Another bipartisan attempt to give Hong Kong dissidents special refugee status in the United States has been proposed by US lawmakers, reviving a bid that failed last year in the Senate when Ted Cruz blocked the effort.
Representatives Tom Malinowski, a Democrat from New Jersey, and Adam Kinzinger, an Illinois Republican, held a briefing on Tuesday to promote the Hong Kong People’s Freedom and Choice Act, which would offer Hongkongers threatened by the city’s national security law refugee status on an expedited basis, or temporary protected status (TPS) for those already in the US.
Citing the closure of Hong Kong’s Apple Daily newspaper last week, Malinowski said the law gave “this persecution the veneer of legality”.
“It’s something that almost all dictatorships try to do these days, but we know that there is nothing lawful about the lawlessness of Chinese persecution in Hong Kong,” he said. “This is the end of the rule of law … the feature that has made Hong Kong a central, vibrant and successful place for so many years.”
Kinzinger expressed confidence that the bill would become law because the detention and prosecution of Hongkongers has motivated congressional Republicans and Democrats.
“There’s many differences, of course, between the parties and in our beliefs, but on these issues we stand completely united,” he said.
The bill, which passed the House last year only to die in the Senate because of the obstruction by Cruz, a Republican, would also designate Hong Kong as a foreign state apart from mainland China for the purposes of immigration for five years.
The city lost this status when former president Donald Trump revoked Hong Kong’s preferential treatment as a separate customs and travel territory last year.
In explaining his objection to the House bill in December, Cruz said Beijing would exploit relaxed immigration standards to send spies to the US.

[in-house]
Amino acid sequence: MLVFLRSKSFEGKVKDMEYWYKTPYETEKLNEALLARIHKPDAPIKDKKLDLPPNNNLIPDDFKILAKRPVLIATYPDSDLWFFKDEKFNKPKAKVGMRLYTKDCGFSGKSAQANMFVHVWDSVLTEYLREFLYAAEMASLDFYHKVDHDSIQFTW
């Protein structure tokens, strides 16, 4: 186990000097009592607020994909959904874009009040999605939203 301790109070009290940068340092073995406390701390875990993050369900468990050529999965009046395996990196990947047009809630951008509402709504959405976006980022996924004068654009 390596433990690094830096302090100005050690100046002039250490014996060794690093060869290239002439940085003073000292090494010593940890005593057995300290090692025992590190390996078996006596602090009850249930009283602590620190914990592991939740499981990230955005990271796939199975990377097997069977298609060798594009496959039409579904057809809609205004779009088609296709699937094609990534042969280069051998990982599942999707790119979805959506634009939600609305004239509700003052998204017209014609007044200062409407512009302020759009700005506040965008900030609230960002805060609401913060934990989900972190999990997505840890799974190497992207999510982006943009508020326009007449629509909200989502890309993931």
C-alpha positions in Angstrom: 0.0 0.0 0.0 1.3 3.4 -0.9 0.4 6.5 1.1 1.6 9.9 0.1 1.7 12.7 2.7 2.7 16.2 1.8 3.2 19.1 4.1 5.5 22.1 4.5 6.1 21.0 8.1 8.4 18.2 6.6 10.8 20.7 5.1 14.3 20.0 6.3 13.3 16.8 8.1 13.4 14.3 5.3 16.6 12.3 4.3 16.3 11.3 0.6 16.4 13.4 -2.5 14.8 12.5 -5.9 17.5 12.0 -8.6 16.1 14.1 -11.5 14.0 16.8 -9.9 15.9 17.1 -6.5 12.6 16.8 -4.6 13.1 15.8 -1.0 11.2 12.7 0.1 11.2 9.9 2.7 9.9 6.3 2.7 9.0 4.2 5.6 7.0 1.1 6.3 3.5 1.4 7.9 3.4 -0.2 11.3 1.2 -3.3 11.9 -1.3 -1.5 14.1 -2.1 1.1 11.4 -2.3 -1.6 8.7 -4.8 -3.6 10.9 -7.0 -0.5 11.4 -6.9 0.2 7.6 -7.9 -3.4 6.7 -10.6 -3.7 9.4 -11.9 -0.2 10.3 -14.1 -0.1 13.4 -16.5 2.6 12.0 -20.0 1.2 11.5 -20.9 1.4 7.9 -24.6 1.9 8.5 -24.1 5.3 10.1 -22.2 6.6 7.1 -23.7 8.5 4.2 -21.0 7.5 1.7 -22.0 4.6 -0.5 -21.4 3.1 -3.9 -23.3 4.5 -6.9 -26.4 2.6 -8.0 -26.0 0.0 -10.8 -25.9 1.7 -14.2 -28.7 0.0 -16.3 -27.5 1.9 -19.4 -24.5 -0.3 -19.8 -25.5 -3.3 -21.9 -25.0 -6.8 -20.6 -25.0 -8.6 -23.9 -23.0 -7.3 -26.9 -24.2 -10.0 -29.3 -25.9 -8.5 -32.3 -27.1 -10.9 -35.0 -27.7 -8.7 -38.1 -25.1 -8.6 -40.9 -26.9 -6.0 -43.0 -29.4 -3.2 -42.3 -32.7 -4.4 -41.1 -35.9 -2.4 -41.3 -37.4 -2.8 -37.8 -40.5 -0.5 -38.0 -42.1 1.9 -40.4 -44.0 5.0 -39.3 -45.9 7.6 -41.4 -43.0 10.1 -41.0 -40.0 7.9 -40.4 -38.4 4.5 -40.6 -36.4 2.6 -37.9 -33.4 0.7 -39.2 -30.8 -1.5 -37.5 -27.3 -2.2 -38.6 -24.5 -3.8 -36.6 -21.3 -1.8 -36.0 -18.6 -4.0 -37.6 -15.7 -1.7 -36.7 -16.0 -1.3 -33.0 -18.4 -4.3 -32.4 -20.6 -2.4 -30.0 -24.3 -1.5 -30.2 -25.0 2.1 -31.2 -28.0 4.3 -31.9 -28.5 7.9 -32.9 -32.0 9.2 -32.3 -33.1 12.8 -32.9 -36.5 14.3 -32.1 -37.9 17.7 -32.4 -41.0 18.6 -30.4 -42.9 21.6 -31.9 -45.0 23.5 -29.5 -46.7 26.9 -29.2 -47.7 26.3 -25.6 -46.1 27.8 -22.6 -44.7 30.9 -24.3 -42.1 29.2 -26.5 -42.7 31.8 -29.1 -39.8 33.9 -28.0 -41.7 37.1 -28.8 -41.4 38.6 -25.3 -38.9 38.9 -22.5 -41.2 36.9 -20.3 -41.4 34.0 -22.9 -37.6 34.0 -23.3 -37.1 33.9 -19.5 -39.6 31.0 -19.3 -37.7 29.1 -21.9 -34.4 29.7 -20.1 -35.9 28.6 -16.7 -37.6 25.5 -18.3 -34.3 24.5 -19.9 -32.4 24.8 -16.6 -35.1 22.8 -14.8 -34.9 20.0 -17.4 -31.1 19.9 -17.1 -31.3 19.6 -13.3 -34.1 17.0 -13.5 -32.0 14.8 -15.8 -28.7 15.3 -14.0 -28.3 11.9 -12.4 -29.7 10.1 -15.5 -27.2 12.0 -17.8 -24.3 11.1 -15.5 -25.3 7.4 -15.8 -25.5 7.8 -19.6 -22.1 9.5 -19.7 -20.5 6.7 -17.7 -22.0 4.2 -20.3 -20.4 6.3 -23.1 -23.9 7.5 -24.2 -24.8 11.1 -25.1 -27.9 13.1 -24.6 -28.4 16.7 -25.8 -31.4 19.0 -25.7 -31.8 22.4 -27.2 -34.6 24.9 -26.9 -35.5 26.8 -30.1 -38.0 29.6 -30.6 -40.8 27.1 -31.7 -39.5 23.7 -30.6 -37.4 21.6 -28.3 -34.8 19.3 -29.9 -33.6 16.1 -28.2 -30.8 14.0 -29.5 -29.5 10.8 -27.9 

The current bill is meant to provide multiple pathways for Hongkongers to apply for entry into the US. To that end, the co-sponsors added an additional one for “highly skilled” applicants, defined as those with graduate or undergraduate diplomas from accredited US schools or owners of companies with more than 50 employees or US$50 million in assets.
“This is a part of the bill that goes beyond our humanitarian desire to do something for those Hongkongers who are most at risk, and instead delivers a message to the Chinese government that they have something to lose here as well, that if they continue to crush Hong Kong, they will inevitably lose the best and brightest people,” Malinowski said.
The two lawmakers announced the bill along with Samuel Chu, managing director of the US-based Hong Kong Democracy Council. Chu, who has been a US citizen for 25 years, is the first non-Chinese citizen wanted by Hong Kong police’s National Security Department for subversion and collusion with foreign powers.
The event also featured Sophie Richardson, China director at Human Rights Watch, and Jenny Yang, vice-president for advocacy and policy at World Relief, a humanitarian assistance group affiliated with evangelical Christian denominations.
The bill’s reintroduction on Tuesday came one year to the day after the imposition of Hong Kong’s national security law, which criminalises a range of behaviours across four broad categories: secession, subversion, terrorism and collusion with foreign powers.
Since its implementation, the law has led to almost 130 arrests, according to a tally by researchers at the Georgetown University Law Centre, with those arrested including political candidates, activists and journalists.
Apple Daily was forced to close after its assets were seized by police amid an investigation into whether it had advocated for foreign sanctions in violation of the national security law’s anti-collusion provisions.
Apple Daily executives, including jailed founder Jimmy Lai Chee-ying, face charges under the national security law, while a former Apple Daily opinion writer was arrested on Sunday at the airport as he tried to leave the city.
“The National Security Law has reshaped Hong Kong’s political landscape and moves it towards a more authoritarian police state,” said Nathan Law Kwun-chung, a pro-democracy activist who was a leader of the 2014 “umbrella movement” and later a member of Hong Kong’s legislative council.